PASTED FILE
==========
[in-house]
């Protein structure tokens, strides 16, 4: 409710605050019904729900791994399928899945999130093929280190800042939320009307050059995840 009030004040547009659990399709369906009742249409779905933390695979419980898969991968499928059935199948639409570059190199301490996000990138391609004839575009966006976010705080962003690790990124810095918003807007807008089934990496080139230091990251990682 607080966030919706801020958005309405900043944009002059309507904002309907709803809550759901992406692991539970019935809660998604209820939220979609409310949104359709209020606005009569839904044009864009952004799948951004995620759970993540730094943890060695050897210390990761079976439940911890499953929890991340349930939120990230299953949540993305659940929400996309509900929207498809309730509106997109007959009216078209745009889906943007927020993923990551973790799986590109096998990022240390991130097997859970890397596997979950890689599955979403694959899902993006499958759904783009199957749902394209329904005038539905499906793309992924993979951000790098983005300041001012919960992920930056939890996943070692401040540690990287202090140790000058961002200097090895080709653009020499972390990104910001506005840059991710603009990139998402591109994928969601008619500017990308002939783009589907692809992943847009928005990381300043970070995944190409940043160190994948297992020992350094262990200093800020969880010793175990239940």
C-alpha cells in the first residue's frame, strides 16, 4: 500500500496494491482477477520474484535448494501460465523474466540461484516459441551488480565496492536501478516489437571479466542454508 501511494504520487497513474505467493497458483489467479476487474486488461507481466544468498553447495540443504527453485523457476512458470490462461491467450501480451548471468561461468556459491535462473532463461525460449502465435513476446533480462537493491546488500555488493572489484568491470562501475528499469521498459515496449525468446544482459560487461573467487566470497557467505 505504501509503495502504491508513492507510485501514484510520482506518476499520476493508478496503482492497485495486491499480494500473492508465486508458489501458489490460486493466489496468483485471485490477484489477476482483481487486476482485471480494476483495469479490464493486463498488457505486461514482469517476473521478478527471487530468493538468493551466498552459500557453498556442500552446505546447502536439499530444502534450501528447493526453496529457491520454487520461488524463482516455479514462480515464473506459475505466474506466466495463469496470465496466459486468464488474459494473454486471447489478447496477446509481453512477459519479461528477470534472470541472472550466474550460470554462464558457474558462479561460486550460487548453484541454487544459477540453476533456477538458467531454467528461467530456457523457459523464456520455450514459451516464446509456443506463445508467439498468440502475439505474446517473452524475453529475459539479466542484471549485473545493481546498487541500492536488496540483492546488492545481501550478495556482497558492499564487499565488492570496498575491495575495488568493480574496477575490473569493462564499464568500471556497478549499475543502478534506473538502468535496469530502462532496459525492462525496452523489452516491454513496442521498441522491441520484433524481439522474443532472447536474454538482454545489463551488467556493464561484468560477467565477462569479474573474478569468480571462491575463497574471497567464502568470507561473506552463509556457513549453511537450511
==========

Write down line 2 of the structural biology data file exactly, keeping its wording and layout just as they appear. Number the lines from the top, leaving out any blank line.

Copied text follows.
């Protein structure tokens, strides 16, 4: 409710605050019904729900791994399928899945999130093929280190800042939320009307050059995840 009030004040547009659990399709369906009742249409779905933390695979419980898969991968499928059935199948639409570059190199301490996000990138391609004839575009966006976010705080962003690790990124810095918003807007807008089934990496080139230091990251990682 607080966030919706801020958005309405900043944009002059309507904002309907709803809550759901992406692991539970019935809660998604209820939220979609409310949104359709209020606005009569839904044009864009952004799948951004995620759970993540730094943890060695050897210390990761079976439940911890499953929890991340349930939120990230299953949540993305659940929400996309509900929207498809309730509106997109007959009216078209745009889906943007927020993923990551973790799986590109096998990022240390991130097997859970890397596997979950890689599955979403694959899902993006499958759904783009199957749902394209329904005038539905499906793309992924993979951000790098983005300041001012919960992920930056939890996943070692401040540690990287202090140790000058961002200097090895080709653009020499972390990104910001506005840059991710603009990139998402591109994928969601008619500017990308002939783009589907692809992943847009928005990381300043970070995944190409940043160190994948297992020992350094262990200093800020969880010793175990239940």